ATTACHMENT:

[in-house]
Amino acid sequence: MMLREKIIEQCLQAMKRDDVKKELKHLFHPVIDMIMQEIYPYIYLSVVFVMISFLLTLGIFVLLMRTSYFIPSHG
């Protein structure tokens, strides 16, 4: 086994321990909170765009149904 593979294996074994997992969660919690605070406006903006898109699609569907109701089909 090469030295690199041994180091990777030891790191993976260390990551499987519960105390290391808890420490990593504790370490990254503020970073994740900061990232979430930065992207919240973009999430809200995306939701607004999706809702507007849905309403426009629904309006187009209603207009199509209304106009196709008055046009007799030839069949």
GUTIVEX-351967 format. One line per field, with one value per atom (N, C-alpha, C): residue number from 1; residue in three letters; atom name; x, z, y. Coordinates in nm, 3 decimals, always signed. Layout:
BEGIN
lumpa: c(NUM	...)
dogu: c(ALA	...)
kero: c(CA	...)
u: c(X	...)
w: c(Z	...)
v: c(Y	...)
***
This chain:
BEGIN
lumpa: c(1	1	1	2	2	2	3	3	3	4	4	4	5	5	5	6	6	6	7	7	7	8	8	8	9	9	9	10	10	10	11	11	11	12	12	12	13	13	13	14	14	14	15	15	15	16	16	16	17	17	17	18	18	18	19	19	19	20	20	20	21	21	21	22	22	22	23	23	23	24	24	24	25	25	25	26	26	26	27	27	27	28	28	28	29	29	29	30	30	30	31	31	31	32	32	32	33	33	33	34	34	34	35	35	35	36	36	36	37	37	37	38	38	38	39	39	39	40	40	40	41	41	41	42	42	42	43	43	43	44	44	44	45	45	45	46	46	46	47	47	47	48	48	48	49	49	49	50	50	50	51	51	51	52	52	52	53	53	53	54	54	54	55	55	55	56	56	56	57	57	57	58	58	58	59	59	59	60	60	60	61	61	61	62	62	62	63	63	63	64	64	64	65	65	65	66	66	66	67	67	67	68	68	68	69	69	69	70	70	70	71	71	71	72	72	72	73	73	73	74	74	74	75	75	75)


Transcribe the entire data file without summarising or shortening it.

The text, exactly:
[in-house]
Amino acid sequence: MMLREKIIEQCLQAMKRDDVKKELKHLFHPVIDMIMQEIYPYIYLSVVFVMISFLLTLGIFVLLMRTSYFIPSHG
């Protein structure tokens, strides 16, 4: 086994321990909170765009149904 593979294996074994997992969660919690605070406006903006898109699609569907109701089909 090469030295690199041994180091990777030891790191993976260390990551499987519960105390290391808890420490990593504790370490990254503020970073994740900061990232979430930065992207919240973009999430809200995306939701607004999706809702507007849905309403426009629904309006187009209603207009199509209304106009196709008055046009007799030839069949």
GUTIVEX-351967 format. One line per field, with one value per atom (N, C-alpha, C): residue number from 1; residue in three letters; atom name; x, z, y. Coordinates in nm, 3 decimals, always signed. Layout:
BEGIN
lumpa: c(NUM	...)
dogu: c(ALA	...)
kero: c(CA	...)
u: c(X	...)
w: c(Z	...)
v: c(Y	...)
***
This chain:
BEGIN
lumpa: c(1	1	1	2	2	2	3	3	3	4	4	4	5	5	5	6	6	6	7	7	7	8	8	8	9	9	9	10	10	10	11	11	11	12	12	12	13	13	13	14	14	14	15	15	15	16	16	16	17	17	17	18	18	18	19	19	19	20	20	20	21	21	21	22	22	22	23	23	23	24	24	24	25	25	25	26	26	26	27	27	27	28	28	28	29	29	29	30	30	30	31	31	31	32	32	32	33	33	33	34	34	34	35	35	35	36	36	36	37	37	37	38	38	38	39	39	39	40	40	40	41	41	41	42	42	42	43	43	43	44	44	44	45	45	45	46	46	46	47	47	47	48	48	48	49	49	49	50	50	50	51	51	51	52	52	52	53	53	53	54	54	54	55	55	55	56	56	56	57	57	57	58	58	58	59	59	59	60	60	60	61	61	61	62	62	62	63	63	63	64	64	64	65	65	65	66	66	66	67	67	67	68	68	68	69	69	69	70	70	70	71	71	71	72	72	72	73	73	73	74	74	74	75	75	75)